Email providers are the companies that actually collect the email addresses from prospective clients. You can send emails, newsletters and more with all of these services.

Opt-In Services

To get someone on your actual list, you’ll need to have a form they fill out. Here are many opt-in services you can use to make it easy for potential clients to give you their email address:

And many more.

Here are a few ways to build an email list to fill your business pipeline:

  1. Creating valuable opt-in resources to build your email list (lead magnets)

Do you fiercely guard your email address? Well, so do most people. That’s why many companies offer a ‘lead magnet’ or valuable free giveaway in exchange for an email address.

What could you offer that your ideal clients would gladly hand over their email address to receive?

  1. Email newsletter

Once you’ve got a few people on your email list, you can start a newsletter.

Decide if you’d like to send it out weekly, monthly, or as needed. There are many schools of thought on how to run an effective email newsletter – the right frequency, time of day, etc….

What I’ve found is that no one strategy works well for everyone. Instead, find what works best for you, your business and your ideal clients.

  1. Email autoresponder series

An autoresponder is a series of pre-planned emails that you send to new people who join your email list. This is a great way to introduce yourself, offer value and invite them to get to know more about who you work with and what you offer.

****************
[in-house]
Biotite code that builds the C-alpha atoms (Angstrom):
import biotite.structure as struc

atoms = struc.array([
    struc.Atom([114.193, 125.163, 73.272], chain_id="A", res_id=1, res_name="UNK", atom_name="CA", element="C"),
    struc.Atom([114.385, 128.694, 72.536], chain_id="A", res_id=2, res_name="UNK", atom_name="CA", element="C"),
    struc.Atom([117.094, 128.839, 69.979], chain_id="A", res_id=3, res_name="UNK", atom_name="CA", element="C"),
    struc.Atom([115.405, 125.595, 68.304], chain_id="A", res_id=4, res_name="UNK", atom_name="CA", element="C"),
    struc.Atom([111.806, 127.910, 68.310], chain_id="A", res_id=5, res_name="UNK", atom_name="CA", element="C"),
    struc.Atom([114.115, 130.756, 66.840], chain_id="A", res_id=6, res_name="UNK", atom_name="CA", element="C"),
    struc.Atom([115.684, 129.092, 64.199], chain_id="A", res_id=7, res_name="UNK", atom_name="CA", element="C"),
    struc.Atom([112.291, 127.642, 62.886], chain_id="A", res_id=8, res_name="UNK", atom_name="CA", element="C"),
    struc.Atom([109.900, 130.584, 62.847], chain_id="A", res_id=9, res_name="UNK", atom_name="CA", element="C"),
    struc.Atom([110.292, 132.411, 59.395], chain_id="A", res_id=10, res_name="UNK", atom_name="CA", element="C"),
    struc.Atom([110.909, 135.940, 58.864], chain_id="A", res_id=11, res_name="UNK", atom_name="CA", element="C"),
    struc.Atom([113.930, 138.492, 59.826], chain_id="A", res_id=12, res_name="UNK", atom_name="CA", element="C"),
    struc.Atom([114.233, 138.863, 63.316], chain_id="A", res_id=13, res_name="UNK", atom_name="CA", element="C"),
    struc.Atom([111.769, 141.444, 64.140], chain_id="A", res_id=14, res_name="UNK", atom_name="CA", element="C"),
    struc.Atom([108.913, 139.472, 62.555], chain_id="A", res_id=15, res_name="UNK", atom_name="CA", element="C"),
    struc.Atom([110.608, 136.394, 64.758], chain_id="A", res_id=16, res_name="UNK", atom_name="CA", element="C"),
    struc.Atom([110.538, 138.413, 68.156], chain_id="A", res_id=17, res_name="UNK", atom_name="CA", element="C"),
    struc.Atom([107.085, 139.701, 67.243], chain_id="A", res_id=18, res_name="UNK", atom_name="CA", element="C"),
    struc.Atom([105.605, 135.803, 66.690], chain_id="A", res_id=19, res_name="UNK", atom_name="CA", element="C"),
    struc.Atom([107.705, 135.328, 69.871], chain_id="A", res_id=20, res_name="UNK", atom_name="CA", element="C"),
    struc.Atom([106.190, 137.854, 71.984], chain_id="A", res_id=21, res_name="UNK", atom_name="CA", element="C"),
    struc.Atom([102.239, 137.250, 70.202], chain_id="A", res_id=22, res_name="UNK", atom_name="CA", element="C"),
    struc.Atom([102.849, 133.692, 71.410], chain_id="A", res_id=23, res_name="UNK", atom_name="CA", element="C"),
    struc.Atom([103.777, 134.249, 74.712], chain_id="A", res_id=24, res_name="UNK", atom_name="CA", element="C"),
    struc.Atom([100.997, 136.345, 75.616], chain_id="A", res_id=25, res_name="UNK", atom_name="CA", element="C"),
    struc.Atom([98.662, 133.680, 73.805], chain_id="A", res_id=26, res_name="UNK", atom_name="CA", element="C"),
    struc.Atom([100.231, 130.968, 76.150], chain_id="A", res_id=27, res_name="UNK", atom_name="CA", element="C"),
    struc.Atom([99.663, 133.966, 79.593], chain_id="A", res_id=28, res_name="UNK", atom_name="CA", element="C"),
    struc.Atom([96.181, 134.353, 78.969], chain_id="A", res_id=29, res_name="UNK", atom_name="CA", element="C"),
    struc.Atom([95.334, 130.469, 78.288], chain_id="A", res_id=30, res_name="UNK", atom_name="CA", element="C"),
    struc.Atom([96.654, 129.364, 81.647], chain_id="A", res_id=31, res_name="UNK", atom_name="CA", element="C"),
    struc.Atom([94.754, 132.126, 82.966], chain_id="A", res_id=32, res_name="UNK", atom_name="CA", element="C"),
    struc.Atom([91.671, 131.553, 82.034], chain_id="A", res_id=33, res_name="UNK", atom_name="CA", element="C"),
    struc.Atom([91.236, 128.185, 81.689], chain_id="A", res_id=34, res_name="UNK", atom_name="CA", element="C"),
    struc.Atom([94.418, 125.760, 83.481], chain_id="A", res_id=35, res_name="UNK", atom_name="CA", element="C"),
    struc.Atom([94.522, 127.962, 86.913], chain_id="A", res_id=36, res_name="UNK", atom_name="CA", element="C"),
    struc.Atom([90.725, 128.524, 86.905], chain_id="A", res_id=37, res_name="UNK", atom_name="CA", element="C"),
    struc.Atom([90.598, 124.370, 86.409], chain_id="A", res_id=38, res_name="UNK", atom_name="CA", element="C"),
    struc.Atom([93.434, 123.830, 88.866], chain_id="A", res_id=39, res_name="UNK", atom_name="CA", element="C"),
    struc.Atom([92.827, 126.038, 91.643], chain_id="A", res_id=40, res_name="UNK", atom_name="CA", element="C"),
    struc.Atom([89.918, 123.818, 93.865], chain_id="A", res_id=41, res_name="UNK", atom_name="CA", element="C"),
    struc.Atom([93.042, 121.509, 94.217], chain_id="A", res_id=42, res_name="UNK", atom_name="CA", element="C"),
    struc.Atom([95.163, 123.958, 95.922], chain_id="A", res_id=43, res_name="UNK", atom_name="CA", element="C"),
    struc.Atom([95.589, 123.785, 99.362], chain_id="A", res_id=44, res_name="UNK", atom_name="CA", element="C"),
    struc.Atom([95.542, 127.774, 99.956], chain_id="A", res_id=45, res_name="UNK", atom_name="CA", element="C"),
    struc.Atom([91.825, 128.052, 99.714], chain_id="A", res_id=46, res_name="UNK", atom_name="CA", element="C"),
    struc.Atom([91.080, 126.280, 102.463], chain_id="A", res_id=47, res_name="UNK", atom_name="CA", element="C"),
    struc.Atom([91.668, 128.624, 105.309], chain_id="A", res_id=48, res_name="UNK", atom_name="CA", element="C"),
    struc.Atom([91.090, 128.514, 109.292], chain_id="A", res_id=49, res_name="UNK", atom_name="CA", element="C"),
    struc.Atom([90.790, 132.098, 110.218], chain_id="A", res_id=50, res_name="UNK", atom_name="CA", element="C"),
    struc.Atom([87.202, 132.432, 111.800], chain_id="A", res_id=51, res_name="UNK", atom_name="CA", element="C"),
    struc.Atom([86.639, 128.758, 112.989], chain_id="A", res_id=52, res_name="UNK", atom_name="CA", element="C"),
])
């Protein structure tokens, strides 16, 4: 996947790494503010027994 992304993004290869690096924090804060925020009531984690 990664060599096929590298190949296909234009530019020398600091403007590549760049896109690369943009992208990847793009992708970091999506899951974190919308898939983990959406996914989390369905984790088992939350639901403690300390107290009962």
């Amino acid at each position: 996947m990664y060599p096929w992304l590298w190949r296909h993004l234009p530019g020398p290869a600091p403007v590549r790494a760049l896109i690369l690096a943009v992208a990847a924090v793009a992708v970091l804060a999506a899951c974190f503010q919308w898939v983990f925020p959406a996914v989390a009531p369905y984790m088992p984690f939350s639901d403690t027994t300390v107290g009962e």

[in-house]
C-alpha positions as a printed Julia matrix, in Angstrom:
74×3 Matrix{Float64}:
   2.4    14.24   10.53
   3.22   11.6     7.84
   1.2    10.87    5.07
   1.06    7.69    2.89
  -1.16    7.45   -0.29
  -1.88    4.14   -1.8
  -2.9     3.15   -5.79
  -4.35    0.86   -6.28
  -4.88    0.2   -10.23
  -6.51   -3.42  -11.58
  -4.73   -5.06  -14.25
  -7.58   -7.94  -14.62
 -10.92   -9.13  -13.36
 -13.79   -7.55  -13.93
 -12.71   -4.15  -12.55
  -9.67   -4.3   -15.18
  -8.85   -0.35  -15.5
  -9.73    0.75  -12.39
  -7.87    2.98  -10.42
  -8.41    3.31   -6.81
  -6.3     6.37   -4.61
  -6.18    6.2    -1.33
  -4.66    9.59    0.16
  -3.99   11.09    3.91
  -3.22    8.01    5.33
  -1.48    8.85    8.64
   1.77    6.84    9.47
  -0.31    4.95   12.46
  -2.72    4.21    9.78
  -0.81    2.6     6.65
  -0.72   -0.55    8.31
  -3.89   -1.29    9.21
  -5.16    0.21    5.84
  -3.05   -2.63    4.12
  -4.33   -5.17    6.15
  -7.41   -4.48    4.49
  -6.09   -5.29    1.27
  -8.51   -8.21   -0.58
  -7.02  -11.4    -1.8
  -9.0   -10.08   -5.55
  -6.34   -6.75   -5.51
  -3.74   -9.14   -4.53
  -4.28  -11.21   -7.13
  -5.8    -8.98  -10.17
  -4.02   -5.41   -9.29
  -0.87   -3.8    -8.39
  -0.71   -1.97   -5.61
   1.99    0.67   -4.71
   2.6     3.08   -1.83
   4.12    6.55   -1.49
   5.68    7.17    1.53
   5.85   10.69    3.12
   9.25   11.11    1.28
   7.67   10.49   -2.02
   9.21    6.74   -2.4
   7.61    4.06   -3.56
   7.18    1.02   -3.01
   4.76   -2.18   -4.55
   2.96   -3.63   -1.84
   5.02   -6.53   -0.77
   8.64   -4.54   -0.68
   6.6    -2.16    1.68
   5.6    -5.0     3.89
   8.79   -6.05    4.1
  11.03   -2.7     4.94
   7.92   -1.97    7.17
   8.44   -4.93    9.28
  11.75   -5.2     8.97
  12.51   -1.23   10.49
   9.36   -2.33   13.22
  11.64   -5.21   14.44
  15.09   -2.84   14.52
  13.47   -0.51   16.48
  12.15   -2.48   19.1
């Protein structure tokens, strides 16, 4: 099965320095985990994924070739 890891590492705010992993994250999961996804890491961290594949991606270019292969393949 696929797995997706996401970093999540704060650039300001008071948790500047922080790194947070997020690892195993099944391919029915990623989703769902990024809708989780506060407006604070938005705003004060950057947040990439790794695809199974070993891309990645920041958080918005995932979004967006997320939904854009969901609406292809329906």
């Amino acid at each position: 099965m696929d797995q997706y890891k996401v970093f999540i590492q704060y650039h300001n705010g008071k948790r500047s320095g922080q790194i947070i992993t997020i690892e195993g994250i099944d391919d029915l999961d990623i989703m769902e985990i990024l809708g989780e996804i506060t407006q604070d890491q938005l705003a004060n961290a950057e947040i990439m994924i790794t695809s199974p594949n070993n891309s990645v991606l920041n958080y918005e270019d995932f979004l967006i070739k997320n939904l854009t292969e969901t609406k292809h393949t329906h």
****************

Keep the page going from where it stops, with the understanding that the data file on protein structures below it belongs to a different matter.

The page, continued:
This is the start of a very long list.  Want more? See 103 Ways To Attract More Clients – Part 2 and 103 Ways To Attract More Clients – Part 3 for the rest of the ways to attract more clients.

The really amazing thing is that there are WAY more than only 103 ways!  What have I left off that you do?

Which of these are your favorite methods for attracting clients? Leave a comment below!

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Miriam Linderman says October 22, 2015

This content is unbelievably generous and helpful. Everything in one place in simple categories and bite-size, readable chunks. Thank you SO much.

    Michelle L. Evans says October 22, 2015

    Miriam, I’m so glad this was helpful. Thanks for your comments! I’d love to hear what ideas you try out… 🙂

Comments are closed